Are soar­ing stock mar­kets a good sign?

It is great to make money; just don’t as­sume the good times will last for­ever

Shares - - EDITOR’S VIEW -

The S&P in­dex in the US is up nearly 270% since March 2009, mak­ing the cur­rent bull mar­ket the sec­ond strong­est since World War 2, ac­cord­ing to anal­y­sis by LPL Re­search.

Stock mar­kets in other parts of the world are also thriv­ing. The DAX Xe­tra in Ger­many is up by more than 200% since 1 March 2009, ac­cord­ing to SharePad.

Over the same time pe­riod, In­dia’s BSE 100 has risen by 160%; Hong Kong’s Hang Seng is 115% ahead; and The Rus­sian Trad­ing Sys­tem in­dex is up 107%. In the UK, the FTSE 100 has ap­pre­ci­ated by more than 90% over those eight and a half years.

Against that pos­i­tive back­drop, some pro­fes­sional in­vestors are in­creas­ingly wor­ried about the sus­tain­abil­ity of the mar­ket, say­ing we are long over­due a mar­ket pull­back.

The bull run is cen­tral to this week’s edi­tion of Shares. While we aren’t call­ing the top of the mar­ket, we are high­light­ing the im­por­tance of reeval­u­at­ing your port­fo­lio so as to be fully pre­pared once the mar­ket cor­rec­tion does hap­pen. DON’T SIT BACK AND RE­LAX Mar­kets don’t stay in an up­wards di­rec­tion for­ever. His­tory tells us they move up and down.

There are plenty of rea­sons to sug­gest the mar­ket could even­tu­ally run out of steam. Mon­e­tary stim­u­lus is be­ing with­drawn (al­beit slowly); consumer debt is high in the UK and US; and eq­uity val­u­a­tions are high.

Mon­e­tary stim­u­lus boosted as­set val­u­a­tions so tak­ing it away might lead to lower as­set val­ues in­clud­ing stocks and shares. High lev­els of debt raise the risk of eco­nomic weak­ness if con­sumers can­not re­pay their bor­row­ings; which in turn damp­ens prospects for a wide range of busi­nesses.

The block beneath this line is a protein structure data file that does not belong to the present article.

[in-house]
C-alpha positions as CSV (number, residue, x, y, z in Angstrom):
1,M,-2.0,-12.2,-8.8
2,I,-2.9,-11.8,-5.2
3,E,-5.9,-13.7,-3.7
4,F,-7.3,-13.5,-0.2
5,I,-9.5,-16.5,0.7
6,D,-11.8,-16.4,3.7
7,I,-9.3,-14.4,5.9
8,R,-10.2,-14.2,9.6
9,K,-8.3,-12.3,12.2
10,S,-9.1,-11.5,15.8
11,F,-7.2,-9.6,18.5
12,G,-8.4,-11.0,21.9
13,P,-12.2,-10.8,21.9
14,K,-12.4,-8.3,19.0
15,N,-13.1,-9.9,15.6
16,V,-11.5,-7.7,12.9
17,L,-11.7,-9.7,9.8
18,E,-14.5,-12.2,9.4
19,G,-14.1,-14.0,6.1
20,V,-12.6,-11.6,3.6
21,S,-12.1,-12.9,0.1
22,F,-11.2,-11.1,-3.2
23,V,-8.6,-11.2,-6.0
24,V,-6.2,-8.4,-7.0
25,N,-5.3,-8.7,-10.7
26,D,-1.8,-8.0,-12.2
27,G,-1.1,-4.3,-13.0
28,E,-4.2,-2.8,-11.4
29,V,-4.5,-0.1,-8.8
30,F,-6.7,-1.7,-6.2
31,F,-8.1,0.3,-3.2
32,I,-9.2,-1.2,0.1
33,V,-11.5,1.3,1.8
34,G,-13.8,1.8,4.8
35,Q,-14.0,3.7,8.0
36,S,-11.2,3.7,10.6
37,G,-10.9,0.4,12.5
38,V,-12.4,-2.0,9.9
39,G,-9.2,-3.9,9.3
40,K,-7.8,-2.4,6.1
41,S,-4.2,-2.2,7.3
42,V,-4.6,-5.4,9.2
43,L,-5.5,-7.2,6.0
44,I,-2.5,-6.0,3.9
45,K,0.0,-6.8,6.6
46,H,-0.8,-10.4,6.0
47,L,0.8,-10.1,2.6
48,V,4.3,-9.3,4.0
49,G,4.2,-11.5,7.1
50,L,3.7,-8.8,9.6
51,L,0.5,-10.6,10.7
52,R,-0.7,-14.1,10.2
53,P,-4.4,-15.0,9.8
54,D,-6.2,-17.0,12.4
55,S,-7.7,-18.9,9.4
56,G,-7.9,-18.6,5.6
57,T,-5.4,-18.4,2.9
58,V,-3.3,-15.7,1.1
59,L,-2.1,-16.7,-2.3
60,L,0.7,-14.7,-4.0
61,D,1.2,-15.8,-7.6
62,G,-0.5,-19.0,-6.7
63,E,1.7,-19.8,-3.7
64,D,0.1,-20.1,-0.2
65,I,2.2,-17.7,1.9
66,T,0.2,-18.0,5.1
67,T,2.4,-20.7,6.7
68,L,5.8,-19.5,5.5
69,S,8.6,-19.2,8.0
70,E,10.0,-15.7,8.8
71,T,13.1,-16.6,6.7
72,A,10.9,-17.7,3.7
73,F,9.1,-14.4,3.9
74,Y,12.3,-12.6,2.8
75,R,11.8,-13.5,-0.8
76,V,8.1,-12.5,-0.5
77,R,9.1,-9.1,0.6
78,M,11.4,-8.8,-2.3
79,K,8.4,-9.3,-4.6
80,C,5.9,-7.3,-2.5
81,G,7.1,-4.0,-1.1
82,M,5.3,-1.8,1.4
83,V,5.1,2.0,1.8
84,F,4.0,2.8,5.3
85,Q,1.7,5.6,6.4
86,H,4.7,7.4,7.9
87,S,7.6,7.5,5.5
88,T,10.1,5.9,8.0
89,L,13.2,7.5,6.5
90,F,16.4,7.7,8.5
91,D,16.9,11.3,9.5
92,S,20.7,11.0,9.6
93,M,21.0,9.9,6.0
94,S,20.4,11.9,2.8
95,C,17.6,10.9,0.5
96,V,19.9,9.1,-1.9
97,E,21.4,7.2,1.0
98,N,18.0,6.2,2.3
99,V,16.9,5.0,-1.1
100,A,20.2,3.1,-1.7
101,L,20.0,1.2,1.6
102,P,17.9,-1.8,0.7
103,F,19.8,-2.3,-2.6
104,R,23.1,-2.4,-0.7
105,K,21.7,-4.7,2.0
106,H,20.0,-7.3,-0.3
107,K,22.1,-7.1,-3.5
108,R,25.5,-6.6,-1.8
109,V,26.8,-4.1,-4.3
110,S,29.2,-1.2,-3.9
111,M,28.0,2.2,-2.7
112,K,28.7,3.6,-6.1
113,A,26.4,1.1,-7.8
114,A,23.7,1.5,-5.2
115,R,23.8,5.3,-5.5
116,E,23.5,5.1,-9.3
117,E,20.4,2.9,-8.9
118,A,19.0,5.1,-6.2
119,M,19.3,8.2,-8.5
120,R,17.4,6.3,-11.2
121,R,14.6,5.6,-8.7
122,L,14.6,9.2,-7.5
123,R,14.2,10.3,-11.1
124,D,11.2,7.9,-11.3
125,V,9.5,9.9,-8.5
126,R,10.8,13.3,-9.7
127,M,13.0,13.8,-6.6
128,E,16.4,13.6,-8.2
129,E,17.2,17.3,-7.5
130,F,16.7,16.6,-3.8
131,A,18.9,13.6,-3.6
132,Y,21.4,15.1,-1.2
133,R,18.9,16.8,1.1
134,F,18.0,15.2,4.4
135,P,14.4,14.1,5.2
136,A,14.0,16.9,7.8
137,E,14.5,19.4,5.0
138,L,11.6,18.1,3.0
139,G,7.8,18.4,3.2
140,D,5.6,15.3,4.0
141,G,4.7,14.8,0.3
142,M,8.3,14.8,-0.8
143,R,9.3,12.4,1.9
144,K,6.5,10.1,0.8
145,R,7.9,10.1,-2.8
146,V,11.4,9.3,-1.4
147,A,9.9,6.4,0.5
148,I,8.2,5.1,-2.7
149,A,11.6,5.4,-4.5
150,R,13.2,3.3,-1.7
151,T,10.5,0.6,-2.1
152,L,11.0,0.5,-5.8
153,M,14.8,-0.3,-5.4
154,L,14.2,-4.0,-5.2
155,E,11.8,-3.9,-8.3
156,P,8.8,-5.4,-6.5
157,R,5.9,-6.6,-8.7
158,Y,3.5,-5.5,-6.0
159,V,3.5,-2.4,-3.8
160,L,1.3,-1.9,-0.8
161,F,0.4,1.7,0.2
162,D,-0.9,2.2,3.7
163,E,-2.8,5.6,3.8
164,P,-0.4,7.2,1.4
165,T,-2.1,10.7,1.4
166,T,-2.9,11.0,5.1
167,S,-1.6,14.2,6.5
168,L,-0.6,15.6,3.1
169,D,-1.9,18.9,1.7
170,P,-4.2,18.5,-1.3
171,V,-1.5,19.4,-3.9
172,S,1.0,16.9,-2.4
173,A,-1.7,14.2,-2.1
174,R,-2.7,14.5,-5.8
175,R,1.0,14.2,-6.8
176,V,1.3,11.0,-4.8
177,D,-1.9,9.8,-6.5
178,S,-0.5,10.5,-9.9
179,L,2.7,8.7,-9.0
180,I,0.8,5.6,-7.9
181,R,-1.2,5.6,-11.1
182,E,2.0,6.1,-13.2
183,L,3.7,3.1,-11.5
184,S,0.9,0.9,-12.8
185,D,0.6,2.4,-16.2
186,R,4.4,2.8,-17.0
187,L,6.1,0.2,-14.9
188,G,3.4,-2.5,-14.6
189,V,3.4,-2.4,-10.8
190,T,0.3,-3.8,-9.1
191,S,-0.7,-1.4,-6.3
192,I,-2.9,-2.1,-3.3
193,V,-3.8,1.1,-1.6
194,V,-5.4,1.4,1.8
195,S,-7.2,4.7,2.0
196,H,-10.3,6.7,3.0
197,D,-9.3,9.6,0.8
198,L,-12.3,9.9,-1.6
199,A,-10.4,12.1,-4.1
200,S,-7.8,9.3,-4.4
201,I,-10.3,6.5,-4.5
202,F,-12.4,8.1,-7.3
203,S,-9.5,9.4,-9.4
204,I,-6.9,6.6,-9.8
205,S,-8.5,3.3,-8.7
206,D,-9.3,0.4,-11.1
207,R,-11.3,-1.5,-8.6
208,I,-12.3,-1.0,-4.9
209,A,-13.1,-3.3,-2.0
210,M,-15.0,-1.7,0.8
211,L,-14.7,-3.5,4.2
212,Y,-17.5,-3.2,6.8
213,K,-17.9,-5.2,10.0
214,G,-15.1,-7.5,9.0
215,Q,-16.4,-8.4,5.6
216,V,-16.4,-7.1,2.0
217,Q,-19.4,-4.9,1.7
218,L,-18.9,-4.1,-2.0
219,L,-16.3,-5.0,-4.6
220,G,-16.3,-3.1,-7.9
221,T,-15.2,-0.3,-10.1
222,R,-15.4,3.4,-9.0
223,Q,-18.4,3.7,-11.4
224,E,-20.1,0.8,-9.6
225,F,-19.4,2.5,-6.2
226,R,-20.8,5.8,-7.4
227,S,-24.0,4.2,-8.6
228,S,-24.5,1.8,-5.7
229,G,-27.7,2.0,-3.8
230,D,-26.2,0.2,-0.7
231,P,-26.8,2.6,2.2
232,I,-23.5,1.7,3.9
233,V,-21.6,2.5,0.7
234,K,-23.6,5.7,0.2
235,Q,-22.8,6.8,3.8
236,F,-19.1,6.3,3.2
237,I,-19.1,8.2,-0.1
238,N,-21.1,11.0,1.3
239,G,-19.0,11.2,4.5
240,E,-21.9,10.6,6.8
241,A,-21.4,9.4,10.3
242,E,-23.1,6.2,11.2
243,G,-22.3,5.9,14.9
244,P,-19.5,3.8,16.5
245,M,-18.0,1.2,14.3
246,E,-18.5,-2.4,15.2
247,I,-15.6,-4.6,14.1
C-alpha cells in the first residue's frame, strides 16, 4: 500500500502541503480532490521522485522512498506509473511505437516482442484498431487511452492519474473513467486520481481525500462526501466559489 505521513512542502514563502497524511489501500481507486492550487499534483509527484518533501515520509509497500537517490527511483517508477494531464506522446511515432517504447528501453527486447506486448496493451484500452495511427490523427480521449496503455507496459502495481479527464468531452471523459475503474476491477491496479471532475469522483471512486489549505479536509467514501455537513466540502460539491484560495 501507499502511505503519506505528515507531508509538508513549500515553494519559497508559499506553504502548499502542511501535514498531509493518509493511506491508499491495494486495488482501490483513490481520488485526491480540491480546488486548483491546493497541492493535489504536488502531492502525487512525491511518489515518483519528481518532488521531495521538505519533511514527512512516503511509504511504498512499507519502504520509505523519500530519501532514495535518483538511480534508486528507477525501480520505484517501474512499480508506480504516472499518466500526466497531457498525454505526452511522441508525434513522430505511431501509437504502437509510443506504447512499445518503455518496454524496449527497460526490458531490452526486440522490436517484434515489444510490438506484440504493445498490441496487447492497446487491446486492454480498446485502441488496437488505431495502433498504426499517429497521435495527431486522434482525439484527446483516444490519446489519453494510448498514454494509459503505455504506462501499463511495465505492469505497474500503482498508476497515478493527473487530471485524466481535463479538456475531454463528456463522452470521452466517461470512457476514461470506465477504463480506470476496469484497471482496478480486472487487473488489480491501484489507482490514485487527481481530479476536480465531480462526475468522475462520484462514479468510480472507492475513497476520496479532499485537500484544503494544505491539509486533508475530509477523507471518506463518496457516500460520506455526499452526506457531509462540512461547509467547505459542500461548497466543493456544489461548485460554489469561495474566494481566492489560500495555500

On the third point, high eq­uity val­ues im­ply lower re­turns in the fu­ture. Only savvy in­vestors will emerge vic­to­ri­ous. They are the ones who sell their highly rates stocks to oth­ers who may not re­alise they are over-pay­ing. The savvy in­vestor will then sit and wait for the mar­ket to be­come cheaper.

Your cur­rent fo­cus should be on pro­tect­ing the wealth you’ve ac­cu­mu­lated dur­ing the bull run. How­ever, it is im­por­tant to stress this does NOT in­volve sell­ing ALL your in­vest­ments.

It is im­pos­si­ble to ac­cu­rately time the mar­ket. Some of the best re­turns have typ­i­cally come in the late stages of a bull mar­ket. You not only need to stay in­vested dur­ing this pe­riod; you also need to main­tain eq­uity ex­po­sure dur­ing bad times as you won’t want to miss the re­cov­ery which can be rapid and re­ward­ing.

Reg­u­lar in­vest­ing dur­ing mar­ket down­turns al­lows you to buy as­sets at a cheaper price. We’d fo­cus on com­pa­nies with strong lev­els of free cash flow and high re­turn on the money they rein­vest back in their busi­ness.


Now might be a good time to trim prof­its in the high­est val­ued stocks in your port­fo­lio. You would crys­tallise some of your gains and gen­er­ate cash to go bar­gain hunt­ing should mar­kets start to pull back in the near fu­ture.

In 20 July is­sue of Shares we warned some fund man­agers had started to get out of many high­growth, high-value stocks – and it seems the wider mar­ket has now be­gun to do the same. Just look at share price weak­ness among the likes of Fev­ertree Drinks (FEVR:AIM), Pur­ple­bricks (PURP:AIM) and Key­words Stu­dios (KWS:AIM) in re­cent weeks. (DC)

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